It seems not, primarily because any change for the better in Tehran would discredit their manichean view of Iran. The Israeli newspaper Ma’ariv quoted a foreign ministry official’s description of Ahmadinejad as "the best thing that ever happened to us", while a columnist in the same paper told his readers on the day of the election: "If you have friends in Iran, try to convince them to vote for Mahmoud Ahmadinejad today. There is no one who will serve Israel’s PR interests better than him."
Dedicated neocons in the US have been similarly inclined, with some of them seeing no contradiction between this cynical stance and criticism of Barack Obama for his pragmatic refusal to take sides in the Iranian dispute. To the consternation of some of his allies, the US president has restricted himself to mild rebukes over the repression witnessed in Tehran – presumably based on the assumption that his administration’s capacity to negotiate with the Ahmadinejad regime would be severely hampered by open support for the opposition, while the latter would be unlikely to benefit from the perception of an American imprimatur.
That Ahmadinejad has deemed it necessary to nonetheless castigate Washington for its "interventionist statements" and to accuse London of provoking the unrest reflects his growing desperation. Such charges clearly have a resonance, given the long history of British and American interference in Iranian affairs. It would be naive to presume that efforts to determine the course of events are a thing of the past, yet to suggest the intelligence agencies of either country are capable of manipulating Iranian public opinion sufficiently to fill the space between Inqilab Square and Azadi Square with a mass of seething humanity is to give them far too much credit.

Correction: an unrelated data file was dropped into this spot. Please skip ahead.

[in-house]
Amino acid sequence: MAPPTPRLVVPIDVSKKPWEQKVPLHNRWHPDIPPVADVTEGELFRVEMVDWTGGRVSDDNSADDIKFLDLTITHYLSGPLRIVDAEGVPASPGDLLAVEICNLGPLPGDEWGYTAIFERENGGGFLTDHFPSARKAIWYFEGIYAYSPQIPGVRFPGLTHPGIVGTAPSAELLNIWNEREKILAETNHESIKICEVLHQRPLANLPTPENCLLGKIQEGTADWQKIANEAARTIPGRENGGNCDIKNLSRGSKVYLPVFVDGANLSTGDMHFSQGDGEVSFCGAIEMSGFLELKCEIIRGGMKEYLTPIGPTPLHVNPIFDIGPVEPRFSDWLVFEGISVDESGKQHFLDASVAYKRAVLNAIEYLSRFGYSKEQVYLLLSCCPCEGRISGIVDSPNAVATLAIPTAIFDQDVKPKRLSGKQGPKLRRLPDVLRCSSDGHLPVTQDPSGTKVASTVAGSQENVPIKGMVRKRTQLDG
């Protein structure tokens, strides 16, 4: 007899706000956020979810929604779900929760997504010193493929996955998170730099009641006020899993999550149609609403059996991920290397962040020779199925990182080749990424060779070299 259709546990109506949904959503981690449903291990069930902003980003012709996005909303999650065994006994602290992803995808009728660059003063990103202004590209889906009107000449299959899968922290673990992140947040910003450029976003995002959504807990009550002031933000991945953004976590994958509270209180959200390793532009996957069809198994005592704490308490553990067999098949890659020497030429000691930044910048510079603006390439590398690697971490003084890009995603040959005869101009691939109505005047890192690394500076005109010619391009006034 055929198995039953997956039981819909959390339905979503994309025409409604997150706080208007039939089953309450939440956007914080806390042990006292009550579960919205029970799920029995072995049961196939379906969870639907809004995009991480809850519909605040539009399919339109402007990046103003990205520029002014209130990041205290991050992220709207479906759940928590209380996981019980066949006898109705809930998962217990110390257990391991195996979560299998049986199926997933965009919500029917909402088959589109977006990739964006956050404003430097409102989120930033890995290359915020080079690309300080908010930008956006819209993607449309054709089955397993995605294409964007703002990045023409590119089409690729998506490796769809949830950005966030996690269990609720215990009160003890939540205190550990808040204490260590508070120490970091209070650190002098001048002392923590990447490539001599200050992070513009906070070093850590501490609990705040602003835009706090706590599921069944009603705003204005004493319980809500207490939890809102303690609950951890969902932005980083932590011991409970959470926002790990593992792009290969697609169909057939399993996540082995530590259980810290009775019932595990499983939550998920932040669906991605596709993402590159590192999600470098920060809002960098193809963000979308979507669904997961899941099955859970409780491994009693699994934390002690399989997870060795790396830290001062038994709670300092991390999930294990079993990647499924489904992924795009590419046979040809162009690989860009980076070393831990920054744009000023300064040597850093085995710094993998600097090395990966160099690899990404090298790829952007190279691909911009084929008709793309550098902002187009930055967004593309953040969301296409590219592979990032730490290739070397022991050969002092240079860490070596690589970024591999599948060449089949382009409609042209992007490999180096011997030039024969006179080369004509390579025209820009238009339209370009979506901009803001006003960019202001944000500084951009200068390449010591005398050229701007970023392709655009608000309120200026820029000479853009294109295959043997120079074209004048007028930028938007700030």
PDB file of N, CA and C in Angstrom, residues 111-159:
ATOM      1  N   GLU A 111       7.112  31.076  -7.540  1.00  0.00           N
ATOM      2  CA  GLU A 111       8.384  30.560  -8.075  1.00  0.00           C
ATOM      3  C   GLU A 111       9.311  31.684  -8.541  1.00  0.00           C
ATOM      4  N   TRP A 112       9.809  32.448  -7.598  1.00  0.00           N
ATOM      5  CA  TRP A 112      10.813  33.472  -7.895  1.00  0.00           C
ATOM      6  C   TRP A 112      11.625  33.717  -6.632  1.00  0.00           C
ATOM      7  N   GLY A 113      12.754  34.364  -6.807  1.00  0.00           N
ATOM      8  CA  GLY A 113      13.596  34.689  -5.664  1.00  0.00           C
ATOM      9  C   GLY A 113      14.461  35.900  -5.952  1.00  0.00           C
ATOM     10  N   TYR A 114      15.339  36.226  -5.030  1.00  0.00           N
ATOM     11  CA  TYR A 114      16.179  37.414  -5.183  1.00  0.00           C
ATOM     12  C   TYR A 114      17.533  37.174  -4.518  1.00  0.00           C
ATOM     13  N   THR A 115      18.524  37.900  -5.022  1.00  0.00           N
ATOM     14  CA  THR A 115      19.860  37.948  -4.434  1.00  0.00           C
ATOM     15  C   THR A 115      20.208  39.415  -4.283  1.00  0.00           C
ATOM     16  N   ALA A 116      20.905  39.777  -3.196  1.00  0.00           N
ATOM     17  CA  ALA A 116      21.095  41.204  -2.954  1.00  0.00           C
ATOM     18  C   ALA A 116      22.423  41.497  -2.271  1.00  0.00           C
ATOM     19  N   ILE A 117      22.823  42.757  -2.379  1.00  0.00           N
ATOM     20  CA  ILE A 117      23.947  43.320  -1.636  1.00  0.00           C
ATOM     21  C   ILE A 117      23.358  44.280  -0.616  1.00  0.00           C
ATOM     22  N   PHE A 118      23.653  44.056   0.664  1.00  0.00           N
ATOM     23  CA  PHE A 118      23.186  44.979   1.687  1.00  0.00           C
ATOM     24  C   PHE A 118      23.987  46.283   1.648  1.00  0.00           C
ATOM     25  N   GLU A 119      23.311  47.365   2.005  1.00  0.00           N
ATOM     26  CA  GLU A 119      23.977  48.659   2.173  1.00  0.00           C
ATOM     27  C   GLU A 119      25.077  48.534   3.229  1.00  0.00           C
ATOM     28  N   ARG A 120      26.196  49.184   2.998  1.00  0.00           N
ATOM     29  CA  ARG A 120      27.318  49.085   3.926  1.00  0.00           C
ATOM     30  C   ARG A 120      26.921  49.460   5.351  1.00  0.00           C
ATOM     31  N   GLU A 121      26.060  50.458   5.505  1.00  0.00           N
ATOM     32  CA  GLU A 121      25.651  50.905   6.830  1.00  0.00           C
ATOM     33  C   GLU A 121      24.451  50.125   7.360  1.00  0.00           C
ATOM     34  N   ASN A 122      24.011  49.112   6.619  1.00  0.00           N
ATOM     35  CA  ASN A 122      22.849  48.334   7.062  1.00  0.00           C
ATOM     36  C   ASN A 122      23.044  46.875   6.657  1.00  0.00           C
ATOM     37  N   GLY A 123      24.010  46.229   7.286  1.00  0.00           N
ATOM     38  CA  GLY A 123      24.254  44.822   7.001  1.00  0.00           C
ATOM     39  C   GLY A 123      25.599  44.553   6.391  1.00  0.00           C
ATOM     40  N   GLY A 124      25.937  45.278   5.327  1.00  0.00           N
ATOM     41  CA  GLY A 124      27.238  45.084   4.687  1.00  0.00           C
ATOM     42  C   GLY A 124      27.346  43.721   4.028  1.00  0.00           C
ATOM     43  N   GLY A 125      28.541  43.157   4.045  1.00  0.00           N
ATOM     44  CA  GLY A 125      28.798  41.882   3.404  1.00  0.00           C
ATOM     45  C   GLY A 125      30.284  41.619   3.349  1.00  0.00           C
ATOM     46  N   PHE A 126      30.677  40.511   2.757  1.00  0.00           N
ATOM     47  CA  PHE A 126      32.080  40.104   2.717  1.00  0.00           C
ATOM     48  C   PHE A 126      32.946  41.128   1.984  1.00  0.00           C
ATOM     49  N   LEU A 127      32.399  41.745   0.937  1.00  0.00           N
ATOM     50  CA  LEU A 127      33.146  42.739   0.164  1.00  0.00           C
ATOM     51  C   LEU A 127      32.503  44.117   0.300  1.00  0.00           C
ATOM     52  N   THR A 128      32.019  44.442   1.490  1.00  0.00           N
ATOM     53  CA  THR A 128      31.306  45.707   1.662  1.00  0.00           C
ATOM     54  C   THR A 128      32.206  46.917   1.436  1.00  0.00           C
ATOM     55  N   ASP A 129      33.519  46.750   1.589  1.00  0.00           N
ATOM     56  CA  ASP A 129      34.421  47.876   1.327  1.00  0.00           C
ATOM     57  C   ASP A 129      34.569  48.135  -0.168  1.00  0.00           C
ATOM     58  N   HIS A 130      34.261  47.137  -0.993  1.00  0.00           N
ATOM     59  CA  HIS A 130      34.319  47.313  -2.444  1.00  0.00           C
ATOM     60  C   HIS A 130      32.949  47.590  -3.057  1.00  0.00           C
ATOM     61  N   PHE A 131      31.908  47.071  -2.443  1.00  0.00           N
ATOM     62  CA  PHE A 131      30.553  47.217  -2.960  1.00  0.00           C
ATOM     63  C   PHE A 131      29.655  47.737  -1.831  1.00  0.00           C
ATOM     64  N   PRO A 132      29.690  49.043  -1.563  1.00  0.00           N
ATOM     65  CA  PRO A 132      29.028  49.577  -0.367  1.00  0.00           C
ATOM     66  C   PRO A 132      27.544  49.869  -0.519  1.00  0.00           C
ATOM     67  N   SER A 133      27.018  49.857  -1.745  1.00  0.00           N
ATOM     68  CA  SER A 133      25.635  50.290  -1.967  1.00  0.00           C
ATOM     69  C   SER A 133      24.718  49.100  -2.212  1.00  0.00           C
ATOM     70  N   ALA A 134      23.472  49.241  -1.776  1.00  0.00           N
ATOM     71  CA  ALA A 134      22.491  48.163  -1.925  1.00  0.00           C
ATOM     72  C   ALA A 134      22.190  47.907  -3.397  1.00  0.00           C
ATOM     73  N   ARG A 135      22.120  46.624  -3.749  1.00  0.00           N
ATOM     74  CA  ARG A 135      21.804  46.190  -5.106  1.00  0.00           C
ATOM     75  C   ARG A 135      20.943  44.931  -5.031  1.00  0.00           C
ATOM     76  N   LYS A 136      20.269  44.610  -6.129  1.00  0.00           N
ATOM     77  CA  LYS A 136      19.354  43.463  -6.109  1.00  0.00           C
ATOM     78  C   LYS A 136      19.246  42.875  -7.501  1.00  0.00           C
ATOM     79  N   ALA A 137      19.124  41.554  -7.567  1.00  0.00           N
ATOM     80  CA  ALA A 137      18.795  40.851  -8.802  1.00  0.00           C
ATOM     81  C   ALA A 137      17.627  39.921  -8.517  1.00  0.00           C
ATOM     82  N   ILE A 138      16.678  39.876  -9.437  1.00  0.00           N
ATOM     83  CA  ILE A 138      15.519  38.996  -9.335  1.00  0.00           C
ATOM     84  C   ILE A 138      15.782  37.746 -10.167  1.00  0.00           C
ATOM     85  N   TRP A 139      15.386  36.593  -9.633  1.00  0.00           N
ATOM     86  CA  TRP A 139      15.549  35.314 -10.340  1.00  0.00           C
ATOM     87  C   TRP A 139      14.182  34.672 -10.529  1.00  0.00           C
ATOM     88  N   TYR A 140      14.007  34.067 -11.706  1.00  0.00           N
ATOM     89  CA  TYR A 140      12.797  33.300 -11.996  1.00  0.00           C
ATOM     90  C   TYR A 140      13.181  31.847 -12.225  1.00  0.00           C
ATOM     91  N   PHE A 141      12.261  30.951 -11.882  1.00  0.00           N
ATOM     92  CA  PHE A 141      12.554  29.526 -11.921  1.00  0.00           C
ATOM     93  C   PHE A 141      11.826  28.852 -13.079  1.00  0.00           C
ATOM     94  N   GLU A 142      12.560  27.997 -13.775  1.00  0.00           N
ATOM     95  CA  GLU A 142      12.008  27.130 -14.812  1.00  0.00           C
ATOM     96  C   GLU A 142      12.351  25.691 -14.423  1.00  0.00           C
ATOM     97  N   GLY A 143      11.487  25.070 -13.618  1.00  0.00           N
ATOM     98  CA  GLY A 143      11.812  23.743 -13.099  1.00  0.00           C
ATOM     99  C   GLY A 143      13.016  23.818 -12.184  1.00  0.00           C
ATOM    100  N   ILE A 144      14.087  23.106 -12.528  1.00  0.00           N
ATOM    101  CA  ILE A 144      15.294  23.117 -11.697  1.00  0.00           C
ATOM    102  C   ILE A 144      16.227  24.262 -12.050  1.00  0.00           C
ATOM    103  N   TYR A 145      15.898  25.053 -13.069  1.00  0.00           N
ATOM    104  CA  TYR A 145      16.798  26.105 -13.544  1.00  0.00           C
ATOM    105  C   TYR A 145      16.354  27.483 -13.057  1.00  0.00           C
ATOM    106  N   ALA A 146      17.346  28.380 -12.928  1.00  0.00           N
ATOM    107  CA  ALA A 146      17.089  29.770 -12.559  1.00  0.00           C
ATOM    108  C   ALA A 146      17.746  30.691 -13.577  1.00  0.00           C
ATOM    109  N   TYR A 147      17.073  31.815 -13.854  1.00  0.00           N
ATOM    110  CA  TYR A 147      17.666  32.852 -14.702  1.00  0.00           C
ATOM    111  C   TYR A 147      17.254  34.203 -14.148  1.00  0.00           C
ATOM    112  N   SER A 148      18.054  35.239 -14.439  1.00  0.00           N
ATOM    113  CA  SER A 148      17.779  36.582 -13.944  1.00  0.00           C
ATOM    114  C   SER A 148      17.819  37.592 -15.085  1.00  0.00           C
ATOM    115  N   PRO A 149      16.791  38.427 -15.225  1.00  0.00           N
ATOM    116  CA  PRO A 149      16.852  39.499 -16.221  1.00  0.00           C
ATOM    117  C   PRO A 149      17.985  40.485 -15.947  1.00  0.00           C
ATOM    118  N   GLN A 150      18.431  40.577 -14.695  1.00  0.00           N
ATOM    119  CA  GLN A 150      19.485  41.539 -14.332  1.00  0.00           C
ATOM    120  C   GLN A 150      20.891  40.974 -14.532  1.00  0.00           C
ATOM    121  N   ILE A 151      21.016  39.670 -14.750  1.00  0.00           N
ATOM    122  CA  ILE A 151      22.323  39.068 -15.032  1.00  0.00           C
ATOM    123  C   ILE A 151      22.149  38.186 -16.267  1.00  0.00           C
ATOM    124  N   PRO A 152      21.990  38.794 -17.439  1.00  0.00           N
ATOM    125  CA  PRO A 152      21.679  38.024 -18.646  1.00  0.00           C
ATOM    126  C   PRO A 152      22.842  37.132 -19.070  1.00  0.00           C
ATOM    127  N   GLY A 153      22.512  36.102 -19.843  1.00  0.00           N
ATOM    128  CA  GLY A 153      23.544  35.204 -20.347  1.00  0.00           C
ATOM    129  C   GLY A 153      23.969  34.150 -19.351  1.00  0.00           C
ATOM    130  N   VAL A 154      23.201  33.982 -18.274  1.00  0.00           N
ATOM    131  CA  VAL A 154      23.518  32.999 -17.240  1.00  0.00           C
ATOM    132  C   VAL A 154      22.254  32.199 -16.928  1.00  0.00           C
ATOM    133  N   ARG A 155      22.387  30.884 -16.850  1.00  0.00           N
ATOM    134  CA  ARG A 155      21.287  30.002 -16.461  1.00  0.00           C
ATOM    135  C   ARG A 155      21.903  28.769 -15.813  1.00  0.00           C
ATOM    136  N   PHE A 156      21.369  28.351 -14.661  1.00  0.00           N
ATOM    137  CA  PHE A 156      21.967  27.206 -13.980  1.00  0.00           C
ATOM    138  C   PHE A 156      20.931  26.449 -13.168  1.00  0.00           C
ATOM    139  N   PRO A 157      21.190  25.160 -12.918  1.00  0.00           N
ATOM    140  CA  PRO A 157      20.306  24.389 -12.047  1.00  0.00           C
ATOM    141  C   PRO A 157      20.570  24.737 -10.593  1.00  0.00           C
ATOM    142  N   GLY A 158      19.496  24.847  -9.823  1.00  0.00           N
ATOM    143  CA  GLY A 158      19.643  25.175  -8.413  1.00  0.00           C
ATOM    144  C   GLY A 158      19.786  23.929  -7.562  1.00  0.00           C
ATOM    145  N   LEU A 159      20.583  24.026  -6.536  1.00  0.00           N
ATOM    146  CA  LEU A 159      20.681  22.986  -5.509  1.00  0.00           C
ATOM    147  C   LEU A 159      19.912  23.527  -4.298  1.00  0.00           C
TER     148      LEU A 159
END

Ahmadinejad has variously described the protesters as "dust" and as "terrorists", and has relied on the notorious Basij militia to perpetrate violence against Iranians of all ages and both sexes. These are not the utterances and actions of someone confident of popular support. Although the Mousavi camp’s claim that the election was stolen is based largely on circumstantial evidence, Ahmadinejad has lately been eroding his own credibility and legitimacy, regardless of how many votes he secured. Whatever may have occurred on June 12, chances are that a rerun of the election – with strict monitoring of polling booths and the counting process – would yield a rather different result. Which alone more or less guarantees that there will be no repoll.
Many of Mousavi’s better-known supporters claim that he is a changed man and the ideal candidate of these times. "When Khatami was president of Iran, Bush was president of the US," says the renowned filmmaker Mohsen Makhmalbaf. Now the Americans have Obama and we have our version of Bush. We need an Obama." Mousavi, in his view, fits the bill: "Now he knows Gandhi – before he knew only Che Guevara." That claim ought to be taken with a pinch or two of salt, but it would nonetheless be a shame if the momentum for change demonstrated by the recent mass mobilizations in Tehran were to be squandered – or, worse still, drowned in a bloodbath by Ahmadinejad’s status quo-worshiping allies among the Basijis and the Revolutionary Guard.